But in the minds of many print photojournalists, TV’s justifications for setting up shots represent a slippery slope – one that starts with the relatively innocent staging for editing purposes, but can eventually descend into changing the nature of the story.
“Like many print photojournalists, I have questioned whether our television counterparts are truly committed to the NPPA’s ethics code,” says Heather S. Hughes , an NPPA member. “Many TV photographers routinely set up shots, have subjects ‘redo’ things or pretend to do them because they either missed the shot, want a different angle or want B-roll.
“I cringe at being equated with videographers who train their subjects to ask ‘What do you want us to do?’ instead of taking the time to allow reality to unfold.”
Adds print photojournalist Douglas Tesner, “Unless you are blind you have seen video journalists and multimedia specialists or new media specialists routinely setting up shots … I do not want to join that group.”
Melissa Lyttle, a photojournalist for the St. Petersburg Times, expresses the same concern: “Who let them (video) into our clubhouse without making them play by our rules… namely, having some ethics?”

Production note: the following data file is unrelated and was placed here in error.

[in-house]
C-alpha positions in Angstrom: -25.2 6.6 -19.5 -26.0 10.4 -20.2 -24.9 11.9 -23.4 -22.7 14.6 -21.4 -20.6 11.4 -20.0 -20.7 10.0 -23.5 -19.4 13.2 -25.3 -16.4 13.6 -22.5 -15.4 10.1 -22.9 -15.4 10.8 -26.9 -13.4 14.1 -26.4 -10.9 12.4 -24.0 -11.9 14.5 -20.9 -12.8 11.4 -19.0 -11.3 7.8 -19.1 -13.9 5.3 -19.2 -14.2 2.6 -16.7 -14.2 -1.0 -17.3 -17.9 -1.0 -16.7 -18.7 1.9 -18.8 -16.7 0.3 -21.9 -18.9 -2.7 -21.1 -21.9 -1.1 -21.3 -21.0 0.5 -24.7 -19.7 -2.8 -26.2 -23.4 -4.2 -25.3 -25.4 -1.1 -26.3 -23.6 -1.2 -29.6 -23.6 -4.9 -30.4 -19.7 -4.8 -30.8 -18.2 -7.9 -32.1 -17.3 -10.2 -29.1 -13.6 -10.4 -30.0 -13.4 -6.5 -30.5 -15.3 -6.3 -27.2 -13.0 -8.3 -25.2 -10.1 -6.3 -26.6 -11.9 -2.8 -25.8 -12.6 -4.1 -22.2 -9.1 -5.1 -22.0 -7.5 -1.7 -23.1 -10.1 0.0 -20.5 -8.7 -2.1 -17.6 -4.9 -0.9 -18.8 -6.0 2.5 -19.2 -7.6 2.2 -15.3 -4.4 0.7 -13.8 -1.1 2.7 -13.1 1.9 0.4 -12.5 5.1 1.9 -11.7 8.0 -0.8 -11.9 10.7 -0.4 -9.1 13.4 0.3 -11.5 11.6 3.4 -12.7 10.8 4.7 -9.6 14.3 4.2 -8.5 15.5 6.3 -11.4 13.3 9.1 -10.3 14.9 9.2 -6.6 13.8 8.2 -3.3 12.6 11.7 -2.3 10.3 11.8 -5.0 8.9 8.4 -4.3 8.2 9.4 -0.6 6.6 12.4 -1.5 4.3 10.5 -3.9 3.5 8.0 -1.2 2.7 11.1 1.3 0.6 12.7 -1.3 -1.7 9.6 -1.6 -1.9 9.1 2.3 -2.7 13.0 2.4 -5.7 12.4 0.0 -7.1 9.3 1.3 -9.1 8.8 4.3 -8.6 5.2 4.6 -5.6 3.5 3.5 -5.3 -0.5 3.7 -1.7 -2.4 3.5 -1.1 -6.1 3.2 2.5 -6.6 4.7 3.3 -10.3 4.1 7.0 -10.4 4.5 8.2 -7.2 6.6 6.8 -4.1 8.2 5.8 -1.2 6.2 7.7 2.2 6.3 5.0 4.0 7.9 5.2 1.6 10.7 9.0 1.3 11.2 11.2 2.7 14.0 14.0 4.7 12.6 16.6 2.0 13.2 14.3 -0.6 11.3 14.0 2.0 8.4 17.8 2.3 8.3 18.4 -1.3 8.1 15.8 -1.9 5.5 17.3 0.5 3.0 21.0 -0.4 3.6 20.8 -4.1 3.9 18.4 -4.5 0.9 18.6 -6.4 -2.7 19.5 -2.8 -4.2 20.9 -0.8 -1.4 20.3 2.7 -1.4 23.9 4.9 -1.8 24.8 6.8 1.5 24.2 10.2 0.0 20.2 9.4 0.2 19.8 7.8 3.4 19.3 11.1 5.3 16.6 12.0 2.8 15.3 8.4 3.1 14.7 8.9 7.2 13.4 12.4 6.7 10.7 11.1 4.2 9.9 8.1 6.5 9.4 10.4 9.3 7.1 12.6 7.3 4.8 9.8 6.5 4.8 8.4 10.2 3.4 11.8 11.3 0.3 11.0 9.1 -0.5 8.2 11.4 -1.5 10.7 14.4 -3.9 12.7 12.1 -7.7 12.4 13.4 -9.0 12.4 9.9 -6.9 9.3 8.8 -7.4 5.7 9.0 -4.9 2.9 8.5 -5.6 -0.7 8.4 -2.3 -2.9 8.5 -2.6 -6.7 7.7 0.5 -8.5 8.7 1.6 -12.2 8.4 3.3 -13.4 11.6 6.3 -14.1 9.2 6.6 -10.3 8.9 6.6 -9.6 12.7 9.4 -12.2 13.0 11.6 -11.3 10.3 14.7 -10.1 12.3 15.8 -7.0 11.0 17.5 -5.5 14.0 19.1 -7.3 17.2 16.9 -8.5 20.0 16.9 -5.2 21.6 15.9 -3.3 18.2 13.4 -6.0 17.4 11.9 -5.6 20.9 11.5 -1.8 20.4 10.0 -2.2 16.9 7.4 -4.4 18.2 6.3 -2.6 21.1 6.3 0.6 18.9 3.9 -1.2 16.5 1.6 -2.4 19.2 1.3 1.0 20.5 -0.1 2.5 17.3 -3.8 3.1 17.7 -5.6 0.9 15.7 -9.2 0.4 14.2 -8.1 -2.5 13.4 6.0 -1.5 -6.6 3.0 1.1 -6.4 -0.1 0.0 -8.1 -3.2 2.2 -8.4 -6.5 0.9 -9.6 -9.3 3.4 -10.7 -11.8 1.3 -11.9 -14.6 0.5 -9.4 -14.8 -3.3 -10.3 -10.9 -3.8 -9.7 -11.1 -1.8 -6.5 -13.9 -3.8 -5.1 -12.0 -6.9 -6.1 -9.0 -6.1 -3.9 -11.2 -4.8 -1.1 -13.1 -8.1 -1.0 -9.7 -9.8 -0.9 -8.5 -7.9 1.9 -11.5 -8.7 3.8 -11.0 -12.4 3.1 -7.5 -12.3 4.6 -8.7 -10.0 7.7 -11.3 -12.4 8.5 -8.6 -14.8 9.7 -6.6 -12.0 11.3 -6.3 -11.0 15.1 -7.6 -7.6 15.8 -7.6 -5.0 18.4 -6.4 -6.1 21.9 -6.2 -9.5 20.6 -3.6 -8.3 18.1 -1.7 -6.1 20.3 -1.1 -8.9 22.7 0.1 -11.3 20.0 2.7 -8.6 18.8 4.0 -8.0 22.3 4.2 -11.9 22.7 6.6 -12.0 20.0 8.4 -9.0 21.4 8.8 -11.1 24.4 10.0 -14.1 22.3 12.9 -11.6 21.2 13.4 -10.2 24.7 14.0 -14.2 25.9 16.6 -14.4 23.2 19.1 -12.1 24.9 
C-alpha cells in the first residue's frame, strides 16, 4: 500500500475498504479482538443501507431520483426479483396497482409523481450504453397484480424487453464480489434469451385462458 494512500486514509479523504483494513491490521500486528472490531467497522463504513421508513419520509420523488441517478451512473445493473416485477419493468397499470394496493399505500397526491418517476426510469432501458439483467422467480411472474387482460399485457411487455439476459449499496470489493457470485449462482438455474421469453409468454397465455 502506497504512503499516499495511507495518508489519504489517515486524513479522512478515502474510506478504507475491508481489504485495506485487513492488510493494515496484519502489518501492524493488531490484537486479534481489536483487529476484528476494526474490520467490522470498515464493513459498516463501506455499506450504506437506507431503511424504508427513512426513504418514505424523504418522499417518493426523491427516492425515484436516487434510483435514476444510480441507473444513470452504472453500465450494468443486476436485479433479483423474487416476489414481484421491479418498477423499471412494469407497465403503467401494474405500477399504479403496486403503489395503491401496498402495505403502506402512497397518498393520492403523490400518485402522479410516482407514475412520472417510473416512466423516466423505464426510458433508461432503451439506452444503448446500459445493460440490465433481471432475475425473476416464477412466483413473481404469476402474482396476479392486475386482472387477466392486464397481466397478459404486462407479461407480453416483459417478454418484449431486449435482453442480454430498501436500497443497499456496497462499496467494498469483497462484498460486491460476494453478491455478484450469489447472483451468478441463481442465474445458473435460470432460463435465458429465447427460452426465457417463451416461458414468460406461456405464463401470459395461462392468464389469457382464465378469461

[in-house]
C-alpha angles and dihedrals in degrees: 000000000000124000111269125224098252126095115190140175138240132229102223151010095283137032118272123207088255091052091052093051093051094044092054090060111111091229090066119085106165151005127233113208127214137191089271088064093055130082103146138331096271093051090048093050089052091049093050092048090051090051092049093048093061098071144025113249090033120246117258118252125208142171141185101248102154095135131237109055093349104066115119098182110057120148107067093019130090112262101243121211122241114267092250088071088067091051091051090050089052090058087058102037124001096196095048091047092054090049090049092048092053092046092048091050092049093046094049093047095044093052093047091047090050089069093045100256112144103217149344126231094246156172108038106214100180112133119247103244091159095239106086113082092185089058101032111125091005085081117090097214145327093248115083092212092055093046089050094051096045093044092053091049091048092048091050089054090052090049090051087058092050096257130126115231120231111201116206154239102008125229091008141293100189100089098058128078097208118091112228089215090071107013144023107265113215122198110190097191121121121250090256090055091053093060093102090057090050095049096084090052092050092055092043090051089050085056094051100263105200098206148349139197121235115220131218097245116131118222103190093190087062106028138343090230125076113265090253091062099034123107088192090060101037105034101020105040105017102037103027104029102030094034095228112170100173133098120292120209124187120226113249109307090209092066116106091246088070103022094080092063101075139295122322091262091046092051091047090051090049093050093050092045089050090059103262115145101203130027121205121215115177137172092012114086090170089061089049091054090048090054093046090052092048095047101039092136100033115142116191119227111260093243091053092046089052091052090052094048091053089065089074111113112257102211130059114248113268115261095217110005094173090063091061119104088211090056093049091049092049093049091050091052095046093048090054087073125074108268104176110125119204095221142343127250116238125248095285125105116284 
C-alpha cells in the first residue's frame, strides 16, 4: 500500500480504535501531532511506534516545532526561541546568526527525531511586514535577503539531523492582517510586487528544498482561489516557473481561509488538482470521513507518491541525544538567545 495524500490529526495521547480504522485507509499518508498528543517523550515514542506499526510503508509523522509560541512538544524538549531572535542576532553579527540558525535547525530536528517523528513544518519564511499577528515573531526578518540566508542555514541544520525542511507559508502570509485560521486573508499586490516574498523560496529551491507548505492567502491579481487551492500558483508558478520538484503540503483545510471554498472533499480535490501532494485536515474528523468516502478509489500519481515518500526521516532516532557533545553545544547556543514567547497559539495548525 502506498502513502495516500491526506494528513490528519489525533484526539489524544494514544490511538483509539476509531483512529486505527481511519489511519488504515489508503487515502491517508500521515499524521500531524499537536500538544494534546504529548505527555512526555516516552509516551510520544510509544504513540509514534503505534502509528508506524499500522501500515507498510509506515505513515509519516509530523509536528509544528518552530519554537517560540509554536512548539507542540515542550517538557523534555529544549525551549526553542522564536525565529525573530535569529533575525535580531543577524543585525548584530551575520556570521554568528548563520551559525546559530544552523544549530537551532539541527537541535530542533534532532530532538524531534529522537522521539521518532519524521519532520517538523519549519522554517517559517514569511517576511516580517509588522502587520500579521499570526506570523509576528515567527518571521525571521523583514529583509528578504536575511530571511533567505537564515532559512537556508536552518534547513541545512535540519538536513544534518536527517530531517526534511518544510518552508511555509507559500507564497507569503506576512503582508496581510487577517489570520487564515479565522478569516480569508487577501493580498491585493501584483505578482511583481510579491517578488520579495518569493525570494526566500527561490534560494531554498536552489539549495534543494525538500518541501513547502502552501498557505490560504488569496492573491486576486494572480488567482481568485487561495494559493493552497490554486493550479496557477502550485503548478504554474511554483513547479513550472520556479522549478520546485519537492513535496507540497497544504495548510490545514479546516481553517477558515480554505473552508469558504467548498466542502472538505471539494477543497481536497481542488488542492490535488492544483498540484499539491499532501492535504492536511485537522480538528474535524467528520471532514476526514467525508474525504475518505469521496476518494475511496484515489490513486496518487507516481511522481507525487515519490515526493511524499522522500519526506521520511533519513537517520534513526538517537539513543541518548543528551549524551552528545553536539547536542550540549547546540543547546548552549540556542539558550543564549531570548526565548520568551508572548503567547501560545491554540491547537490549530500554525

A Battle Already Lost?
As the wall separating video from print has come down symbolically within the NPPA, so it is coming down in practice in newsrooms across America. Newspapers and other print media outlets are adding video and multimedia packages to their Web sites –- and asking still photographers to do the work. This puts them in the position of competing directly with TV videographers.
With photojournalism’s leading ethical voice embracing TV videographers (and by implication, their newsgathering practices), and print news organizations asking print photojournalists to compete on TV’s turf, is it only a matter of time before print photojournalists routinely embrace the shot-staging practices that many of them now consider unethical?
Print photographer Hughes, for one, says she has resisted this pressure when taking on video assignments: